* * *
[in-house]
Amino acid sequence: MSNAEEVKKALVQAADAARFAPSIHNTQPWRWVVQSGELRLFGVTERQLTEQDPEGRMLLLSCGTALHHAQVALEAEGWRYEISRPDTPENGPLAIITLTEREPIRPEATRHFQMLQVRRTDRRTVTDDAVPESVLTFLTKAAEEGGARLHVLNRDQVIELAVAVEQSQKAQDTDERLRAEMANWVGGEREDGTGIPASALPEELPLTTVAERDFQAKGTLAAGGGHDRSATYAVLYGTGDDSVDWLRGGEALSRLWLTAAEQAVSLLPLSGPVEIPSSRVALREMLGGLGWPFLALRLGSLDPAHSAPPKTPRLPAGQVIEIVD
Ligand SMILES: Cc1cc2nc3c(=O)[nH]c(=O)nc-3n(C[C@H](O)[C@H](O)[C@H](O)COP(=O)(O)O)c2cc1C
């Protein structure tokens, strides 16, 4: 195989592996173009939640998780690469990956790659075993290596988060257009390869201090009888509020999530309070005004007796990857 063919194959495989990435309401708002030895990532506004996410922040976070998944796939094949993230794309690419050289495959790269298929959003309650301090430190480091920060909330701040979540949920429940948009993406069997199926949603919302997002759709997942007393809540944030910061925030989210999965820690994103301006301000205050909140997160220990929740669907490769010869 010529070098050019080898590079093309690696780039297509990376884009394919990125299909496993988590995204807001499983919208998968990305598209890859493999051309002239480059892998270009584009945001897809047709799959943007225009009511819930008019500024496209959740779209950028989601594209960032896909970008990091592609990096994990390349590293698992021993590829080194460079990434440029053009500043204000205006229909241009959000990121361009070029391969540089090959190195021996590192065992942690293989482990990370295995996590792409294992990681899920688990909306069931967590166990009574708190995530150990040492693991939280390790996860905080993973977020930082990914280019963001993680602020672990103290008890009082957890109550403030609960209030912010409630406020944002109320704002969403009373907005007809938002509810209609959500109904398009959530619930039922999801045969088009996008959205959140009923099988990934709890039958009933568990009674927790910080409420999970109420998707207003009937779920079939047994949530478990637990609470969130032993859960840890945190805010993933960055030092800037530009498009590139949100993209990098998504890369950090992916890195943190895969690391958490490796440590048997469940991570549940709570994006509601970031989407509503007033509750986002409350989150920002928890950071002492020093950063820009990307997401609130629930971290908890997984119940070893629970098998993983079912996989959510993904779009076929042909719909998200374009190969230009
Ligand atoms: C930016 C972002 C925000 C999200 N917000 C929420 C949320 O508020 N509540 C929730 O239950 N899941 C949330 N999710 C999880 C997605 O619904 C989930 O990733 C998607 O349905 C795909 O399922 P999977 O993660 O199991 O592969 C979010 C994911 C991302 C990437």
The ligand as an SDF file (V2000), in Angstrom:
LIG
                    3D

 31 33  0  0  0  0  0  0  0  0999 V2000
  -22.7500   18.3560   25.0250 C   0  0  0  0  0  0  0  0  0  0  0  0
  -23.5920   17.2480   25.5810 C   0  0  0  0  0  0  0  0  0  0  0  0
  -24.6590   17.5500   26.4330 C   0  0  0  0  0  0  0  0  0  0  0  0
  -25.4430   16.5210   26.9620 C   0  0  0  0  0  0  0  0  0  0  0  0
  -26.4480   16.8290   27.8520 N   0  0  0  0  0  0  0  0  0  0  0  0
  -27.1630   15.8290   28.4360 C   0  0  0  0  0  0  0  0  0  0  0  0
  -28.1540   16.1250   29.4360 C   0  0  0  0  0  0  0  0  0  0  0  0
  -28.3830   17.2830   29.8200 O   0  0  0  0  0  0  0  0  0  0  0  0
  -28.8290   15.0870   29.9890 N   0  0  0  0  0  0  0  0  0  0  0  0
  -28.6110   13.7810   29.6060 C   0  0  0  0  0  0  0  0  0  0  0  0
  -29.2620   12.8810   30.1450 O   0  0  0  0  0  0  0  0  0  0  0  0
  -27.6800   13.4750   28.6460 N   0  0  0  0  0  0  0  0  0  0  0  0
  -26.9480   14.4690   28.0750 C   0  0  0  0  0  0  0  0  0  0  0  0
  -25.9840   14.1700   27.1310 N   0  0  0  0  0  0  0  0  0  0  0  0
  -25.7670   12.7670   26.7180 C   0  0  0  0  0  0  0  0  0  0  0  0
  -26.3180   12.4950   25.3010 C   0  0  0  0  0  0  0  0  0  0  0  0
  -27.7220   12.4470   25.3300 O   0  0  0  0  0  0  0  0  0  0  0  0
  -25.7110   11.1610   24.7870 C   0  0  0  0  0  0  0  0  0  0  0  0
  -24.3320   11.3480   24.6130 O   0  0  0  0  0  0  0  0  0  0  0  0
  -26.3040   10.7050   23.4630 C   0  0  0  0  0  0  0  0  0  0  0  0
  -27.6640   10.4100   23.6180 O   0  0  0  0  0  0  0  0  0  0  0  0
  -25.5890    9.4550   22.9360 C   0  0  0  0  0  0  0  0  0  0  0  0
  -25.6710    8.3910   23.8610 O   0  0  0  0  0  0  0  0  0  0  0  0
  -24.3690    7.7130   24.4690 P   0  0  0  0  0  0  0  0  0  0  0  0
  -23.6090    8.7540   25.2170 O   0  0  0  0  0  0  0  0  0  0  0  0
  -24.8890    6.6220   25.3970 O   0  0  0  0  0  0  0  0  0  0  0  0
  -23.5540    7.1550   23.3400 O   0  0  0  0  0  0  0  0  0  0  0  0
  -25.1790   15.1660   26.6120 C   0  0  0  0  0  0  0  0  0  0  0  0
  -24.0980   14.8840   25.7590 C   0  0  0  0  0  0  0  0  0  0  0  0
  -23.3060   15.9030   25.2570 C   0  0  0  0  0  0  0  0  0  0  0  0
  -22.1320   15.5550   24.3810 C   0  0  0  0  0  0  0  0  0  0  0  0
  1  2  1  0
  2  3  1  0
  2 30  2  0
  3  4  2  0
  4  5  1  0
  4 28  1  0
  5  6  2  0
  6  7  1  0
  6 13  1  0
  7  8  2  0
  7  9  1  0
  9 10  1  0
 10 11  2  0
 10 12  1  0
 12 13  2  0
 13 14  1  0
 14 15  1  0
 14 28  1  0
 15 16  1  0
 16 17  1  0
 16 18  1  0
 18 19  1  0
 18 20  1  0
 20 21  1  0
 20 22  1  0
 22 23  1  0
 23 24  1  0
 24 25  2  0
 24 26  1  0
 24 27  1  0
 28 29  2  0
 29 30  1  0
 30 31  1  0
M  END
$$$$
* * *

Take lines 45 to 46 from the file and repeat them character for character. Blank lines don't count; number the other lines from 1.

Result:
  4  5  1  0
  4 28  1  0